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Archive for the 'DEJA VU’S … Mis-adventures' Category

PENANG-LUMUT, MALAYSIA … 4/5TH MAY, 2009

 

* THE TRAFFIC BRIDGE LINKING `PENANG ISLAND' TO THE MALAYSIAN MAINLAND! *

This leg was to be an over-nighter … distance to Lumut from Penang, about 80nmiles, taking seventeen hours.

Déjà vu arrived at the Lumut Yacht Club at 0300, on the 5th May. The Skipper was very tired (Yep, solo again) and was quick to drop the anchor and hit the bunk … hard!

I was rudely awakened at 0630 by the hysterical screams of a woman? You couldn’t ignore this noise … plus, the background of shrieking from a large group of males? There was some sort of pandemonium up there … so a splash of water on my face to wake me up and I headed on deck.It’s difficult to describe the scene … about 100 metres astern of Déjà vu, was a 60 by 15 metre sand barge with one of the Rally yachts hard against the side of it.  

 

* A BETTER VIEW OF HOW THE TUGS MANOEUVRE THE BARGES IN A CONFINED SPACE ... VERY UNSATISFACTORY! `LUMUT YACHT CLUB' *

My initial reaction was: This bloody great 500 tonnes of metal had hooked the yacht … pulling it into the barge, which had stalled. Well I was partly right … the barge had hooked the anchor chain of the yacht and pulled it hard against its side (and this was the cause of the French woman’s screams … and the chorus of background shrieking came from the crew on the barge).

They were shrieking MOVE, MOVE, MOVE, MOVE! That’s the only English word they uttered … and they were directing it at Déjà vu! The barge hadn’t stalled at all … it was heading our way, very slowly, but, uncontrollably! And it was going to hit us … and then scoop Déjà vu up with the French yacht!

Déjà vu only had one motor working … so I started the Starboard motor and went forward to detach the bridle from the anchor chain. Another glance at the unstoppable juggernaut barge quickly convinced me there wasn’t time for this … plus, the barge crew was still shouting for me to MOVE, MOVE! The barge hit Déjà vu … by some miracle it had cleared the starboard steps and hit the protruding end of the rub-strip … splitting it open for about 100mm … then continued, rubbing down the full length of the yacht. I have never, never been so scared in my life … looking up at this out-of-control juggernaut was scary, very scary!

* THE SAME BARGE TYPE THAT `CRASHED' INTO ME (JUST ANOTHER TIME) ... THEY DON'T HAVE MOTORS AND RELY ON THE ATTACHED TUG TO START AND STOP THEM! *

I took an executive decision and ran back to the engine control, putting the starboard engine full astern. With all due modesty I have to say … this was a gutsy move … as this action could take Déjà vu back to meet the French boat even quicker! But, this was a Catamaran … and to have the starboard engine going hard astern should take the cat away from the barge … and this it did! By the time the French yacht was adjacent to Déjà vu’s bow we had enough clearance to let the barge and the yacht pass-by with out collision … and Déjà vu was now doing a 90° pirouette on her anchor … we were clear and safe.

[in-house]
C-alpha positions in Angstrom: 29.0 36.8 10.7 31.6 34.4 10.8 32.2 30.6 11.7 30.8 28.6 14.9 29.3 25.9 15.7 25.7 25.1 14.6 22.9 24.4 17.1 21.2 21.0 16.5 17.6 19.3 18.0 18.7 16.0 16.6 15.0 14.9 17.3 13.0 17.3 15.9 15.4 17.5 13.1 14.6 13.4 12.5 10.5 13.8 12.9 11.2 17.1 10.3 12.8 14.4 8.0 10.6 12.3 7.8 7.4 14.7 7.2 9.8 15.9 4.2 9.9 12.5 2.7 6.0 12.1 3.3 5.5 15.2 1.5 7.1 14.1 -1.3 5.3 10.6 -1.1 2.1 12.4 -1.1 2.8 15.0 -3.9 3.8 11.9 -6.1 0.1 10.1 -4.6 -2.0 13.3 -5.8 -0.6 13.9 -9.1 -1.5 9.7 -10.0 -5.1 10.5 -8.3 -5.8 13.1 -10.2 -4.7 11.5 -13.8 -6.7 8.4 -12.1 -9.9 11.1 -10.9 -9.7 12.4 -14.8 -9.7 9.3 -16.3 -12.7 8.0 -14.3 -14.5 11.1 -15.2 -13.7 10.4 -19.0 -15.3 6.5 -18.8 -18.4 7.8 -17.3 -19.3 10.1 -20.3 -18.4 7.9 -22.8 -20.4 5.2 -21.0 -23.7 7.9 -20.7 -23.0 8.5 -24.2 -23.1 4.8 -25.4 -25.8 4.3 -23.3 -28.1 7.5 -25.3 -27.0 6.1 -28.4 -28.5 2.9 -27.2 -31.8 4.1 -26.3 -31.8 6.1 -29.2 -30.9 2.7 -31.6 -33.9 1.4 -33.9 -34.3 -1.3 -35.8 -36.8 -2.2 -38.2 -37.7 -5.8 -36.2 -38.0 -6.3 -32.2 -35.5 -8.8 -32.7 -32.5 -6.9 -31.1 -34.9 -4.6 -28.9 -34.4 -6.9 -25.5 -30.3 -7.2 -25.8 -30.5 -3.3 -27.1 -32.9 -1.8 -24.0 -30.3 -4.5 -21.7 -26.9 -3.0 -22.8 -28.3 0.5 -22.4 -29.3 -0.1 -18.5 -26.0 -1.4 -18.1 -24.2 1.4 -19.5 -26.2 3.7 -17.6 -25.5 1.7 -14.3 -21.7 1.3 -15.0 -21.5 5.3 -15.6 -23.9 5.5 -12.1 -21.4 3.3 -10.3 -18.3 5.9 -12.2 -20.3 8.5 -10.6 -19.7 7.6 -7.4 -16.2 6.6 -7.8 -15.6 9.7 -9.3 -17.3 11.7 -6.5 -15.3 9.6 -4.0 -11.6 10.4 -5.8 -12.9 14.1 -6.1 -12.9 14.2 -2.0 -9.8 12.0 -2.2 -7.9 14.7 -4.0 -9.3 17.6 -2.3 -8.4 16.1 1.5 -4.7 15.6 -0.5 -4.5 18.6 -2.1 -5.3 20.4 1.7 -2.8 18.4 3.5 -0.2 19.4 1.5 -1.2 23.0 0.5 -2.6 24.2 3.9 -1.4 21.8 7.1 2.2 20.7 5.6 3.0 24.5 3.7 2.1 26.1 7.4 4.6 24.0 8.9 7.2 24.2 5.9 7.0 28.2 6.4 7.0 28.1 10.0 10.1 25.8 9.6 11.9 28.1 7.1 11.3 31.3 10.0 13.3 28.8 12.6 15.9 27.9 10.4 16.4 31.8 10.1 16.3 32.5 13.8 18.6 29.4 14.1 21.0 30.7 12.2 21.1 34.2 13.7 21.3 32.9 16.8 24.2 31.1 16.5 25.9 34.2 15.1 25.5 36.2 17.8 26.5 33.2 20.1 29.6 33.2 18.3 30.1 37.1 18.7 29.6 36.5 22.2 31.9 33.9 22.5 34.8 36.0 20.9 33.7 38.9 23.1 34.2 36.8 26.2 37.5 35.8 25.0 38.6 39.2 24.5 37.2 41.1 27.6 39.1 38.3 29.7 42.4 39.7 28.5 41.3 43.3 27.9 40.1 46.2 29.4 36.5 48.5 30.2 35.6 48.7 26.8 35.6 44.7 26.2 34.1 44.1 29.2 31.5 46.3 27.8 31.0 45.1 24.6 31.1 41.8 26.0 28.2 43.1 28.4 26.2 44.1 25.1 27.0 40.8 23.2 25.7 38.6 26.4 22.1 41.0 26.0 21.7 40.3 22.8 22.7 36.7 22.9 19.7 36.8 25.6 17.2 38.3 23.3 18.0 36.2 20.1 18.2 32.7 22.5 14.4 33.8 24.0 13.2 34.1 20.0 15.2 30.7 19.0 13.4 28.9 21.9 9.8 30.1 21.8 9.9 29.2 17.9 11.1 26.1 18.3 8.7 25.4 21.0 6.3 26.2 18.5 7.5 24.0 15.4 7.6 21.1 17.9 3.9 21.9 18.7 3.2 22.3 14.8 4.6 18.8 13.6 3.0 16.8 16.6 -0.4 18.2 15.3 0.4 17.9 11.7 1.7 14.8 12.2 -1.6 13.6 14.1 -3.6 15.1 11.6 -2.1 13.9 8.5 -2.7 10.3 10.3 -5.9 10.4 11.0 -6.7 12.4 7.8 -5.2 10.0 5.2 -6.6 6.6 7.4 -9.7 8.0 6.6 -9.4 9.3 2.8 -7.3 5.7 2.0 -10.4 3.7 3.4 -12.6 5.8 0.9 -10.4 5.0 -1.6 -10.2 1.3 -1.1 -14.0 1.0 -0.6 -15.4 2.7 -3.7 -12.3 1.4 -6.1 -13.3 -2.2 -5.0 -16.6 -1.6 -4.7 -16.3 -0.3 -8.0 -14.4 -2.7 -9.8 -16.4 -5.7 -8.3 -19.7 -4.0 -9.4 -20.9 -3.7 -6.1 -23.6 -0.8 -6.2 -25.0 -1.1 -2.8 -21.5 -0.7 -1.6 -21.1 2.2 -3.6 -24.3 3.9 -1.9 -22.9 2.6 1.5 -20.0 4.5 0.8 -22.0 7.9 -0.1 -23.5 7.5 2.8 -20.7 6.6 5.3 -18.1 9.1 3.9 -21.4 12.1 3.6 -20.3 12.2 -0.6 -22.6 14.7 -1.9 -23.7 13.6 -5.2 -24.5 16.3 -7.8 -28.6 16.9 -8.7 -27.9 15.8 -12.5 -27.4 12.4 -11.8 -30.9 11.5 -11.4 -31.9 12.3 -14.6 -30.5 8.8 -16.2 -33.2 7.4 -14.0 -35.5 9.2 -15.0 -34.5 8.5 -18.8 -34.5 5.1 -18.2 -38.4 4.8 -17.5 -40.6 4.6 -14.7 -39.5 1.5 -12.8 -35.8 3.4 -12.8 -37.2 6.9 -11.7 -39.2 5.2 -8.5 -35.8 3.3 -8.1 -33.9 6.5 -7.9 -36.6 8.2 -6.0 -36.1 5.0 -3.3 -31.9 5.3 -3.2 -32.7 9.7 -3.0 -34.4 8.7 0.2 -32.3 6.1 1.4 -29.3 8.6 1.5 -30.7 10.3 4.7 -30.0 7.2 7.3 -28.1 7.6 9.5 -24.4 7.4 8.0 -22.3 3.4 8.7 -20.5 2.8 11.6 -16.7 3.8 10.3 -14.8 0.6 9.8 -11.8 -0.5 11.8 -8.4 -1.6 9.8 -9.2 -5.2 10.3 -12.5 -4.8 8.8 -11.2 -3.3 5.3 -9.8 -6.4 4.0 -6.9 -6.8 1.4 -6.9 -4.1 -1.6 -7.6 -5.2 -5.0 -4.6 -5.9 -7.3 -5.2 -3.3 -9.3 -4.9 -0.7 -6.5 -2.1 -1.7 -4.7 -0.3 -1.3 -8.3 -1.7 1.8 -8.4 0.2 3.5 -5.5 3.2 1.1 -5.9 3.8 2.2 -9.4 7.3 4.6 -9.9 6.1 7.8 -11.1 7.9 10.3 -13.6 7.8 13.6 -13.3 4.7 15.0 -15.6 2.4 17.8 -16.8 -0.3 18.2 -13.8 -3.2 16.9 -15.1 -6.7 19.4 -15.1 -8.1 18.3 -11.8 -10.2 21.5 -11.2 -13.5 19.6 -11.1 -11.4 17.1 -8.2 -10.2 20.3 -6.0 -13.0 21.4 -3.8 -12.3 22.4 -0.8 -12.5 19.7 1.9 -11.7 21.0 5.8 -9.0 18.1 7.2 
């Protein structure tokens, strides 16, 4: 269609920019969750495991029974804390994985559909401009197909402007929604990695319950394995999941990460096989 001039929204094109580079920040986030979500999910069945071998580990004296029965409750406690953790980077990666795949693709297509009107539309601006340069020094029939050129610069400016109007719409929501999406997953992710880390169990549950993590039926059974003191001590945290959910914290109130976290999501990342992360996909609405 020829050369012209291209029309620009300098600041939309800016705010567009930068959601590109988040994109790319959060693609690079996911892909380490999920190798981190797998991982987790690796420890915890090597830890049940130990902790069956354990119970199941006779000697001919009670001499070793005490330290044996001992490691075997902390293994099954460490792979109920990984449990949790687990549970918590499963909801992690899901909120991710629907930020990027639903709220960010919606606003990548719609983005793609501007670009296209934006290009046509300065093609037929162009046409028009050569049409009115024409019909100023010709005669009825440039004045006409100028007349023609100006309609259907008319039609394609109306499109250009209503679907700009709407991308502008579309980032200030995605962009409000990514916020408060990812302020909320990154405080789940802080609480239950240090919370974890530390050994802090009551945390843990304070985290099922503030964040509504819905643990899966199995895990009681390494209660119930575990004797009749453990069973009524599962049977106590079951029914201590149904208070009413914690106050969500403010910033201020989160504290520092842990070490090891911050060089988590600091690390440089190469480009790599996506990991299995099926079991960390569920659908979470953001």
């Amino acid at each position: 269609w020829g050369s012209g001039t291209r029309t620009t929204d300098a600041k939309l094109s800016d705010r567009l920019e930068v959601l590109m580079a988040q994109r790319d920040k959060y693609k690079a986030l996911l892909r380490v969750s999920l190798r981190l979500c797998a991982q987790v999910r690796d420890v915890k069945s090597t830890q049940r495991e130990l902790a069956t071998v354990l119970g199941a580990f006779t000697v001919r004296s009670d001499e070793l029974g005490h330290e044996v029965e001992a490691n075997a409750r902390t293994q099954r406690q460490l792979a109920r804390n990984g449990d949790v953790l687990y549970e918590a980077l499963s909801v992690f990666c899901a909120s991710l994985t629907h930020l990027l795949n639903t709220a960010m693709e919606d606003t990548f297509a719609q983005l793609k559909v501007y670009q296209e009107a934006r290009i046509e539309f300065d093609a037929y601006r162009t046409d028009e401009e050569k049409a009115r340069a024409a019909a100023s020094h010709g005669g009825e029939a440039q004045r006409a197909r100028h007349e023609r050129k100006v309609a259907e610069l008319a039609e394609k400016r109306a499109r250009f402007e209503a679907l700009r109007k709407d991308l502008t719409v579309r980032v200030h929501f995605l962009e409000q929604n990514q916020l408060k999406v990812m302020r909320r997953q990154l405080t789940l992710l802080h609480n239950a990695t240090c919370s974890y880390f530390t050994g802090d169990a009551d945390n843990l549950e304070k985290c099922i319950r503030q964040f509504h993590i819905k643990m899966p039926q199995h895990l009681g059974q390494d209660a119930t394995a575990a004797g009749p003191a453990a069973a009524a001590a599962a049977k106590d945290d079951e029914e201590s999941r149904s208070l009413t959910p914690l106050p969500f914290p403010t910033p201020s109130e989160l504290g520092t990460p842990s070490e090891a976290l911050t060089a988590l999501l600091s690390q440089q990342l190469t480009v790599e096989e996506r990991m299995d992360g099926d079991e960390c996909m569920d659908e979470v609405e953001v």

* THESE BARGES ARE HUGE ... 60 BY 15 METRES AND WEIGHING 500 TONNES EMPTY ... *

 I went forward to pull the anchor and move Déjà vu … when my knees gave out … from shock I guess? I’ve read about people being weak-at-the-knees but couldn’t understand, or believe the feeling. My knees were knocking and they were about to collapse … I sat down until the feeling passed.

The French yachts Skipper was thinking clearly by this stage and he let all his anchor chain out until the nylon rode was feeding out from the chain locker … and this he cut! His yacht was free … and he quickly moved to a safe anchorage … damaged, but floating!  

 

* THIS IS HOW CLOSE THE BARGE CAME ... ANOTHER 100 MM (4 INCHES) AND DEJAVU WOULD HAVE BEEN PUSHED UNDER! *

The next morning representatives of the barge company were down from Kuala Lumpah and made offers to the Frenchman and me … an offer of MR1600 (about AU650.00) to me, which I accepted. Good compensation for the physical damage to the yacht … but not for the TERROR of the experience. The French wouldn’t settle and left it to their Insurance Company to work it out.A Dinner that night … a tour of a Marine University and Turtle Farm … and the fleet was on its way south to Port Klang and Port Dickson.

 

MECR-2

ooOoo

posted by admin in DEJA VU'S ... Mis-adventures,Lumut ... Malaysia,Penang ... Malaysia,SAIL MALAYSIA - Passage To The East ... 2009 and have Comment (1)

A GREAT LEARNING CURVE! 25TH MARCH 2005

The location of this incident was four nmiles south of Coffs Harbour, New South Wales, Australia.